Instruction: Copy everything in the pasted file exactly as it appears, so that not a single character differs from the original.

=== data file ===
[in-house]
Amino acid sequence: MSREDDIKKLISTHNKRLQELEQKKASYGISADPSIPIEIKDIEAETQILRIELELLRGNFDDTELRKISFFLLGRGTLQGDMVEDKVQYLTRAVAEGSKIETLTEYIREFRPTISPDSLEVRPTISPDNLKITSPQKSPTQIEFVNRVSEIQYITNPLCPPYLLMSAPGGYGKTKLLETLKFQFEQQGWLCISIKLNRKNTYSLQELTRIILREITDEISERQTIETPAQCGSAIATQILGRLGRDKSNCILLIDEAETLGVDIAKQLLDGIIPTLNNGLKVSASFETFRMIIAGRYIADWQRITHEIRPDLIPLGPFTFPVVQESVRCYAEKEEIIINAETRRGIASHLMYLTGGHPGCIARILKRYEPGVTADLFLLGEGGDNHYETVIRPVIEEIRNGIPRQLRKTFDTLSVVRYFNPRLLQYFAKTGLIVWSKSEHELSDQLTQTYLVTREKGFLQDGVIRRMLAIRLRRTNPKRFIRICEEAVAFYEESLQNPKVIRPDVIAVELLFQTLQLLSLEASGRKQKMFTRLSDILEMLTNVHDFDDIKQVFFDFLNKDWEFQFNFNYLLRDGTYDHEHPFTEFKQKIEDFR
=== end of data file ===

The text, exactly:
[in-house]
Amino acid sequence: MSREDDIKKLISTHNKRLQELEQKKASYGISADPSIPIEIKDIEAETQILRIELELLRGNFDDTELRKISFFLLGRGTLQGDMVEDKVQYLTRAVAEGSKIETLTEYIREFRPTISPDSLEVRPTISPDNLKITSPQKSPTQIEFVNRVSEIQYITNPLCPPYLLMSAPGGYGKTKLLETLKFQFEQQGWLCISIKLNRKNTYSLQELTRIILREITDEISERQTIETPAQCGSAIATQILGRLGRDKSNCILLIDEAETLGVDIAKQLLDGIIPTLNNGLKVSASFETFRMIIAGRYIADWQRITHEIRPDLIPLGPFTFPVVQESVRCYAEKEEIIINAETRRGIASHLMYLTGGHPGCIARILKRYEPGVTADLFLLGEGGDNHYETVIRPVIEEIRNGIPRQLRKTFDTLSVVRYFNPRLLQYFAKTGLIVWSKSEHELSDQLTQTYLVTREKGFLQDGVIRRMLAIRLRRTNPKRFIRICEEAVAFYEESLQNPKVIRPDVIAVELLFQTLQLLSLEASGRKQKMFTRLSDILEMLTNVHDFDDIKQVFFDFLNKDWEFQFNFNYLLRDGTYDHEHPFTEFKQKIEDFR